Black Bolt, aka: Blackagar Boltagon (one of the worst names in comic history despite being one of the most fascinating creations) has been a central character in many, many Marvel books. When one is king of the Inhumans and one of the most powerful beings in the universe, one can’t help but be the focus of a plethora of tales (if you’re looking for a really good one, I recommend, as was recommended to me by GeekDad Mordechai Luchins, Inhumans by Paul Jenkins and Jae Lee). For those of you unfamiliar with the character, Black Bolt’s powers derive from his ability to harness the energy from electrons in the atmosphere, manifesting primarily in a voice so powerful it can destroy continents and kill millions, even when he speaks at a whisper. He can also channel this energy into feats of superhuman strength. The pitch-fork thingy on his forehead assists him in channeling his borrowed energy in less destructive ways and was born of a fear he would trigger a catastrophe by talking in his sleep as a child.
In issue #1, we find Black Bolt bound and muzzled, imprisoned and ordered to repent crimes of which we, as yet, have no knowledge, tortured until he bleeds. He doesn’t remember what he has done to deserve such punishment nor how he arrived in the prison. Freeing himself, he wanders for hours, alone and bereft until he finds another being subjected to torture and tries to save her. Events ensue and Black Bolt finds himself bound once more but in possession of one thing his power has forced him to forsake his entire life: his voice.
Ahmed took advantage of the blank, first-issue letters page to clue readers in to some of the questions/issues the book will be playing with in the coming months. One of them caught my attention, not only because it’s an important one generally, especially as a writer, but because, as embodied in this character, it becomes particularly profound:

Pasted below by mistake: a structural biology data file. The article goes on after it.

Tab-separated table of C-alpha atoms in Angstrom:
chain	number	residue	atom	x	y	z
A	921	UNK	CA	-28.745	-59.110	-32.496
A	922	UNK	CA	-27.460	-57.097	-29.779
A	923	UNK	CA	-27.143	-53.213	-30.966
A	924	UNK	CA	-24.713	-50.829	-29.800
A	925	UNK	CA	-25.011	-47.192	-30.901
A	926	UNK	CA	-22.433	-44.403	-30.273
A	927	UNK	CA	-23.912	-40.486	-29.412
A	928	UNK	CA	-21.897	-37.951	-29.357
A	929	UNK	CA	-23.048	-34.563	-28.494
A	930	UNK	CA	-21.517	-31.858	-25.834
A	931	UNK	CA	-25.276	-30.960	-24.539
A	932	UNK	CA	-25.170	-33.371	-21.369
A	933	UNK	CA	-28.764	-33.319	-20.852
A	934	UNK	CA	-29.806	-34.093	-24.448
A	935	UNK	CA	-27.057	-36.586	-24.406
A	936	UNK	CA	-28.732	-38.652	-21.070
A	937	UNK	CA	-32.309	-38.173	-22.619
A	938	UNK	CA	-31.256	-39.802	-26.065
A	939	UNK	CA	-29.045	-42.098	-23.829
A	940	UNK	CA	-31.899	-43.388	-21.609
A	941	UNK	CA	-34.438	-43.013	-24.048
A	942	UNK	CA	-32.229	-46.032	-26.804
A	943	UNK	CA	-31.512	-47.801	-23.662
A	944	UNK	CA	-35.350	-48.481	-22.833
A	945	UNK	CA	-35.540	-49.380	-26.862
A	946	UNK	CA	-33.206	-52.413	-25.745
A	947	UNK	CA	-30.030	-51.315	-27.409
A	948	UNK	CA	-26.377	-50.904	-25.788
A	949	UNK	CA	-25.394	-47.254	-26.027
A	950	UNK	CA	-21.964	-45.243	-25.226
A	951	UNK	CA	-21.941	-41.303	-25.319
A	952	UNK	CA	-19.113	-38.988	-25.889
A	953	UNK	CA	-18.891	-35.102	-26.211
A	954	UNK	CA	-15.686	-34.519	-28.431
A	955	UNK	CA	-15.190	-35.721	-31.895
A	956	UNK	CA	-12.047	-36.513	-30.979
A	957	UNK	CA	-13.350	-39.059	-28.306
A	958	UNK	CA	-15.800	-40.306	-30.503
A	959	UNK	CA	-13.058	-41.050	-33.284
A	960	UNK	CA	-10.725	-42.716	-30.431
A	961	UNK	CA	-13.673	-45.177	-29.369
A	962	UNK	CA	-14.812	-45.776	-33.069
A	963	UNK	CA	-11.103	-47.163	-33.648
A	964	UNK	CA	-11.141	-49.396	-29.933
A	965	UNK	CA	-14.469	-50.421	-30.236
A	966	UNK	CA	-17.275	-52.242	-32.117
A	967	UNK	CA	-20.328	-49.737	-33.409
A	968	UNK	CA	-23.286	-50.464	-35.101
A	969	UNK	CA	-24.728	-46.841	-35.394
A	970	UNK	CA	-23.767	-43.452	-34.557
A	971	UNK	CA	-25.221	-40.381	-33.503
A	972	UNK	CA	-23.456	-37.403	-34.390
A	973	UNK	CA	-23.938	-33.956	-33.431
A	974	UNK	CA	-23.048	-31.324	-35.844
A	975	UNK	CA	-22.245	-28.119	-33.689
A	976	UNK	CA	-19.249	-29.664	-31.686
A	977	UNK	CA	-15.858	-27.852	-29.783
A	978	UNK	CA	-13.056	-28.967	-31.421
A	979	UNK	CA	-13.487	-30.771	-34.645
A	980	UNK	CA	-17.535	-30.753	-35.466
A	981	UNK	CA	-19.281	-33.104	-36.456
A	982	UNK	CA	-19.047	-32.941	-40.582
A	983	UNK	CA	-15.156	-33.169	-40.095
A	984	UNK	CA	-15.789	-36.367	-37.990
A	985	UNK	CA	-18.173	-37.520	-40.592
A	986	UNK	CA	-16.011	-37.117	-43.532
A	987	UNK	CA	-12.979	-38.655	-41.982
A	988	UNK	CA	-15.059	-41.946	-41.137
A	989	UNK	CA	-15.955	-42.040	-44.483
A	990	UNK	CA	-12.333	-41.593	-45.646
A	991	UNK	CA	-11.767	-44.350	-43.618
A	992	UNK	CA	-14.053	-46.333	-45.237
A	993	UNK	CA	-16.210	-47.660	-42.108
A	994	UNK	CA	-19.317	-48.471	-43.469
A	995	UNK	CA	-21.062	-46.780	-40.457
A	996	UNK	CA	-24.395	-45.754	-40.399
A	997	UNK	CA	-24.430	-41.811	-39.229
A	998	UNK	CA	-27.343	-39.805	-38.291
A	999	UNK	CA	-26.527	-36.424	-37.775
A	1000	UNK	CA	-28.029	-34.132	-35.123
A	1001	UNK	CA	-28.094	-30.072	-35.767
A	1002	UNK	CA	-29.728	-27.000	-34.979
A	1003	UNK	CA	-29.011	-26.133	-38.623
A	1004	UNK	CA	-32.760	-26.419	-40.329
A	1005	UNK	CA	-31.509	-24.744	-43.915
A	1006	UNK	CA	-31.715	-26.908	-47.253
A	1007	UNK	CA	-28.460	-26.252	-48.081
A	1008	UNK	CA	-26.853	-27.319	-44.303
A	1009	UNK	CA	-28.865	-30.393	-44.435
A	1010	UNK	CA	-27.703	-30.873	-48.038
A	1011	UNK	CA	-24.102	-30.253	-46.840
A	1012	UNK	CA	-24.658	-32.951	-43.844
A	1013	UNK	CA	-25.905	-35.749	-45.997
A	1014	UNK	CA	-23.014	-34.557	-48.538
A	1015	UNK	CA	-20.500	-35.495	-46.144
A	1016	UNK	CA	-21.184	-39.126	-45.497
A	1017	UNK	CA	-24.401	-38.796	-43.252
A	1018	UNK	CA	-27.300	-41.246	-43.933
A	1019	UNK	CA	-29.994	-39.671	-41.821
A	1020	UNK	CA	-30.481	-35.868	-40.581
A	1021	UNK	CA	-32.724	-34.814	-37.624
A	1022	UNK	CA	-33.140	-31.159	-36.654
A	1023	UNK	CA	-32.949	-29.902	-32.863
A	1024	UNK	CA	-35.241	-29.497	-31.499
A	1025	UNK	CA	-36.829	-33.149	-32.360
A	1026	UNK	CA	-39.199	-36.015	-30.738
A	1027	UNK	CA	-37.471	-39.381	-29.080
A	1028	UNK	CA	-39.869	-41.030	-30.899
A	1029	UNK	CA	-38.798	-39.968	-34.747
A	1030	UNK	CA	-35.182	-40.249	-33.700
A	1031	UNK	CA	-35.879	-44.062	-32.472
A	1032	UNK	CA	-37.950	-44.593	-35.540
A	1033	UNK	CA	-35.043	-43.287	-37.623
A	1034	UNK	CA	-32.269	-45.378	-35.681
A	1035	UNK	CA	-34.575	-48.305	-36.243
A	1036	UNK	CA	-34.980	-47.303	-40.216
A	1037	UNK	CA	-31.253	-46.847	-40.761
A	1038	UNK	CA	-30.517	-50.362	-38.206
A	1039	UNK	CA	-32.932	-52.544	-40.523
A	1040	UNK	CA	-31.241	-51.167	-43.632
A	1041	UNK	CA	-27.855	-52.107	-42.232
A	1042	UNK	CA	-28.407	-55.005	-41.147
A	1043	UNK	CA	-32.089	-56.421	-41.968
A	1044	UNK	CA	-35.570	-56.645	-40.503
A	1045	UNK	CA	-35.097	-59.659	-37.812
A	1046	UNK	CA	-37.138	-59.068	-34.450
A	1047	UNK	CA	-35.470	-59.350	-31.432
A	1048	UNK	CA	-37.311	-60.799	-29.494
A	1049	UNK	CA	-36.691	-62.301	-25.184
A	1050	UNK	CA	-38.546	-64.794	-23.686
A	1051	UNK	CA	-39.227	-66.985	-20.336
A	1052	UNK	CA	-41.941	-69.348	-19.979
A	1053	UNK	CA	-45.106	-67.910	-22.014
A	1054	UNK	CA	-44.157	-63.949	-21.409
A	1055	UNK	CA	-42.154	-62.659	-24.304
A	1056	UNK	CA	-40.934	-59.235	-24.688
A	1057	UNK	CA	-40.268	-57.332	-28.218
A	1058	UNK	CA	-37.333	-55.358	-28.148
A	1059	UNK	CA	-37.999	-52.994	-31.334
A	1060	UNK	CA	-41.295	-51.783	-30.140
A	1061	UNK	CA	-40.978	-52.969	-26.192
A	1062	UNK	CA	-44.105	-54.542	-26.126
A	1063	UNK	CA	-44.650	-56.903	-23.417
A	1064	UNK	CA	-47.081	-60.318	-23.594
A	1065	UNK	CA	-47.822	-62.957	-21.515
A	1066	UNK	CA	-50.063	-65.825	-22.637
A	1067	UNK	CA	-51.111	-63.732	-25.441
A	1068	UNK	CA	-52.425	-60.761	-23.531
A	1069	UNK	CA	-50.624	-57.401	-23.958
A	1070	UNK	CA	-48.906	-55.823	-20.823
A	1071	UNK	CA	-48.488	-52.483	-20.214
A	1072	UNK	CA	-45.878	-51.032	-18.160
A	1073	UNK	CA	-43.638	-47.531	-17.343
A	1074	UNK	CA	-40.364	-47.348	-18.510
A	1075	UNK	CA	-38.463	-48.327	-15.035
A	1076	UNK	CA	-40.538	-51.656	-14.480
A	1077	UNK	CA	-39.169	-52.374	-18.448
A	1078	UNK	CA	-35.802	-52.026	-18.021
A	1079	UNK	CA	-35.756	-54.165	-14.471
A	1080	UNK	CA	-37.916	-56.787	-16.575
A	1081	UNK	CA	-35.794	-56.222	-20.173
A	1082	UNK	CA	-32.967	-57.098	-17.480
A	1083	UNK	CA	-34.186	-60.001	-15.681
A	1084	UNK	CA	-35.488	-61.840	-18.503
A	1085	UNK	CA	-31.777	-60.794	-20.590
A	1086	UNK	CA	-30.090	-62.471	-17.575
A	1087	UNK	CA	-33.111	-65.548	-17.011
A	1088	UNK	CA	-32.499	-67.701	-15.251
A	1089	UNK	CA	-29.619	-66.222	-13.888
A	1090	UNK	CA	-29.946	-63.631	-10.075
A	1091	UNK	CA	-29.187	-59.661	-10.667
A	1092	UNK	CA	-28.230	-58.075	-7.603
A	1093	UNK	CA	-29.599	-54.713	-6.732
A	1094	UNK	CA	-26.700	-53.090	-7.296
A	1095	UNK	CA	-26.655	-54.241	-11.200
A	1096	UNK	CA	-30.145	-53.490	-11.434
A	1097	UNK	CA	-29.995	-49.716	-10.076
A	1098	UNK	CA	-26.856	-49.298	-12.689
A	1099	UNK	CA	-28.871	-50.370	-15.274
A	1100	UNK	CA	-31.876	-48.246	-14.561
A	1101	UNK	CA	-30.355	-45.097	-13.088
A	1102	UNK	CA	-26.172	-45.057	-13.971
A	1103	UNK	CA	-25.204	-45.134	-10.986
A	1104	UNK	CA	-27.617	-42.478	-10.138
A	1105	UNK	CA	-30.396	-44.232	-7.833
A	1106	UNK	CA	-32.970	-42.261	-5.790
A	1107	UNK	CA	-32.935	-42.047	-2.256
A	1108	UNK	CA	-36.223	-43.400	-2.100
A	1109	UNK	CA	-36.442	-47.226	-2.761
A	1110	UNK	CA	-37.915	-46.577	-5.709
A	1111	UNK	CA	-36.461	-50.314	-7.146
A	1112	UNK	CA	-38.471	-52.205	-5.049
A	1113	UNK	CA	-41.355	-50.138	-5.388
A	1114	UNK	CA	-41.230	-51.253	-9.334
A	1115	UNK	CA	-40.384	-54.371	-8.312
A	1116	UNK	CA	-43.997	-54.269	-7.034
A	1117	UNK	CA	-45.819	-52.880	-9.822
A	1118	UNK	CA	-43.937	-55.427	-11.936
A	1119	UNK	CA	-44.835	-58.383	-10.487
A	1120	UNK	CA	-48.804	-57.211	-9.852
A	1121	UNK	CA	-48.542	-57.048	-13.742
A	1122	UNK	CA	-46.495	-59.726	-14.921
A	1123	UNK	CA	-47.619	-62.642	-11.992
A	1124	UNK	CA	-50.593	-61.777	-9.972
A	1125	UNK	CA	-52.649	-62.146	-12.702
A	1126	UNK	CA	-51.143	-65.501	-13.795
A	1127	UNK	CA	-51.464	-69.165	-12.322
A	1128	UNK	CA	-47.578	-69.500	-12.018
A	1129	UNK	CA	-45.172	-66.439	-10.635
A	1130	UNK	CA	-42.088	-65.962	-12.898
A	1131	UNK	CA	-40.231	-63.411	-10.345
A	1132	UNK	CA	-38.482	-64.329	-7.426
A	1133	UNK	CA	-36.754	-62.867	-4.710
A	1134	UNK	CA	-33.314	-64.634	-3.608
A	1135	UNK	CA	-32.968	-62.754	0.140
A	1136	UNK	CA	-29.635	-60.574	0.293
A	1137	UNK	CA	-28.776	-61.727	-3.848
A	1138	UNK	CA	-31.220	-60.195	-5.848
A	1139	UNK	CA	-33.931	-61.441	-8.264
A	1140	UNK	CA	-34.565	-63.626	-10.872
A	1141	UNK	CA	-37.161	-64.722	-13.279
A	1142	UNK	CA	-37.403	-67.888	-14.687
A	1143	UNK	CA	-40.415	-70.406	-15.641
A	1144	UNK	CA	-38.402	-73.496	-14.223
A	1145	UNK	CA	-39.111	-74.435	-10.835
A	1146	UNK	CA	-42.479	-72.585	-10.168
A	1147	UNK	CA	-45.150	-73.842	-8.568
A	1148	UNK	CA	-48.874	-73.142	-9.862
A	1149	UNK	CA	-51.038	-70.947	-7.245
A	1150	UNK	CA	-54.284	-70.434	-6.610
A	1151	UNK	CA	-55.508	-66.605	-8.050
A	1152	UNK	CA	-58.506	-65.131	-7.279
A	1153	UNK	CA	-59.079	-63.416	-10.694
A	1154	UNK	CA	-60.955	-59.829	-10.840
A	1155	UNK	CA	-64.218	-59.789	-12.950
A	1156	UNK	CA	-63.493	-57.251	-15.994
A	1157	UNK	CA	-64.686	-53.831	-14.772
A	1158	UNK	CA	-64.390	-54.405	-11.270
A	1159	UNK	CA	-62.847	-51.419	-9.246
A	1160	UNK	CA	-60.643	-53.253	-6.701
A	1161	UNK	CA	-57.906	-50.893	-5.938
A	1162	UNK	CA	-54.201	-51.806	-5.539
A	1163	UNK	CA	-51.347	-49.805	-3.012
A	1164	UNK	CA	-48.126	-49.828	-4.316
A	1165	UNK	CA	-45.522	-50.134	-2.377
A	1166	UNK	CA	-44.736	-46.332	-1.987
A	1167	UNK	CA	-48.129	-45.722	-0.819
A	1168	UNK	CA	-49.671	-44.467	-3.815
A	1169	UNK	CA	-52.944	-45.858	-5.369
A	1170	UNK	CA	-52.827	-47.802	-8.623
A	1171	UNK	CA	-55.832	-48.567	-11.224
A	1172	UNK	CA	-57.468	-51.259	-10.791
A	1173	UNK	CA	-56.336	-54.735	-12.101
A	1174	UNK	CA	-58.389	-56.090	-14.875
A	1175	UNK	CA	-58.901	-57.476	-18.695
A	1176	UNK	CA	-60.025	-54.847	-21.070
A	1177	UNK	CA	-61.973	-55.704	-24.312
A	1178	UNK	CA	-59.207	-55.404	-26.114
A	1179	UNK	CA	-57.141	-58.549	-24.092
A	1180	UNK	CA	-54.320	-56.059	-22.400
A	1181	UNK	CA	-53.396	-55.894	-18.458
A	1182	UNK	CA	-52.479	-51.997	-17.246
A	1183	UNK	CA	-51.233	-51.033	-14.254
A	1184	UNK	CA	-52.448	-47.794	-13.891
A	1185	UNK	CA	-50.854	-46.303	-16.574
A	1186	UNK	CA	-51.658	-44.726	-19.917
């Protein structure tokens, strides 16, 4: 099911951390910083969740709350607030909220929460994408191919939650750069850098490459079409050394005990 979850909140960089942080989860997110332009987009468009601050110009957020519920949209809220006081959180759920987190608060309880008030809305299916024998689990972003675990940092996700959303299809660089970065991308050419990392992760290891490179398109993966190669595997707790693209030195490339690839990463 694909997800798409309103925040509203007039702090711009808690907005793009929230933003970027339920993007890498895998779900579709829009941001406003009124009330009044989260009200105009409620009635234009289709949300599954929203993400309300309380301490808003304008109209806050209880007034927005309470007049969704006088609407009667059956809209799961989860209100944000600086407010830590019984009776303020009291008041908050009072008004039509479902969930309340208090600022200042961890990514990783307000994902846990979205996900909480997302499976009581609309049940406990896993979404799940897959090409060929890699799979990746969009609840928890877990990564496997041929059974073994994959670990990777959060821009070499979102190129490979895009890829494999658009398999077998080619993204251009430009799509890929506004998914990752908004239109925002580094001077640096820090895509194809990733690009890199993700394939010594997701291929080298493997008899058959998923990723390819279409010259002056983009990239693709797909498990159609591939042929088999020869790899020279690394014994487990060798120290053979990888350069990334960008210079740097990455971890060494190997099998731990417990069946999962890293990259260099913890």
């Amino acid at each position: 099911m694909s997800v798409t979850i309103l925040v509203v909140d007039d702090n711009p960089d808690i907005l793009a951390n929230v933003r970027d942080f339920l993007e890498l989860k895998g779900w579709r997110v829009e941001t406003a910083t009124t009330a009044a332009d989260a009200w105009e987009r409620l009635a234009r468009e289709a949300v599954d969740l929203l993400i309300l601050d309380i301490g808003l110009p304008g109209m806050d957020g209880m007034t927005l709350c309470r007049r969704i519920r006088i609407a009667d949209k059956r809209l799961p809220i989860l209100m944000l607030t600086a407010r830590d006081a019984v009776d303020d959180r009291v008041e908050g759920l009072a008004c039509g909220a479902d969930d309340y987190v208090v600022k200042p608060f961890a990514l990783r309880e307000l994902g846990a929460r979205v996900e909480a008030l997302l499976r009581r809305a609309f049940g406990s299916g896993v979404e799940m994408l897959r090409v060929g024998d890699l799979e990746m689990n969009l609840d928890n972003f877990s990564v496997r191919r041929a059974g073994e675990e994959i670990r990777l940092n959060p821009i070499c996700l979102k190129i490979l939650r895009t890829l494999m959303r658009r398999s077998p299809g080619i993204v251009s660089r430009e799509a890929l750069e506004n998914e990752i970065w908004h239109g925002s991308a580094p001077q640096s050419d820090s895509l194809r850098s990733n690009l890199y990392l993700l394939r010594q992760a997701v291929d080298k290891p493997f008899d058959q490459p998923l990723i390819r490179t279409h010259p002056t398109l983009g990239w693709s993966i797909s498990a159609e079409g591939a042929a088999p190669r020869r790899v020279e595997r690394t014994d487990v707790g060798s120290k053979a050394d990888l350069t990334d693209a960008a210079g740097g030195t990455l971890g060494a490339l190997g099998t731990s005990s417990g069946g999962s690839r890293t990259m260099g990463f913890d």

“How do you tell your story?”
Black Bolt has never told his story.
He can communicate. Affect events. Take actions. But he hasn’t, in all the decades of his existence, been able to tell anyone, not his wife Medusa, nor his friends, nor his children, nor his dog, his story.
In prison, he is finally free to do so.
What does this have to do with the average human? The normal, non-mutant, non-Inhuman variety who exists in this world of ours?
Most of us have a physical voice. We have, however, like Black Bolt, been, for one reason or another, unable to tell our stories.
Perhaps we’re afraid we’ll make others uncomfortable. Perhaps we’ve done so and we’re so conditioned by life and society to think of others first; we can’t stand the idea of doing so again. Maybe we’ve tried and been ignored or spoken over or dismissed because of gender or sexual preference or disability status or religion or ethnicity. Maybe we’ve been convinced we aren’t worthy of time and attention. Maybe we think no one will believe us and that possibility hurts more than whatever it was which happened. Perhaps introversion or anxiety keep us in a different sort of prison.
No matter the etiology we, like Black Bolt, are so very lonely in our captivity.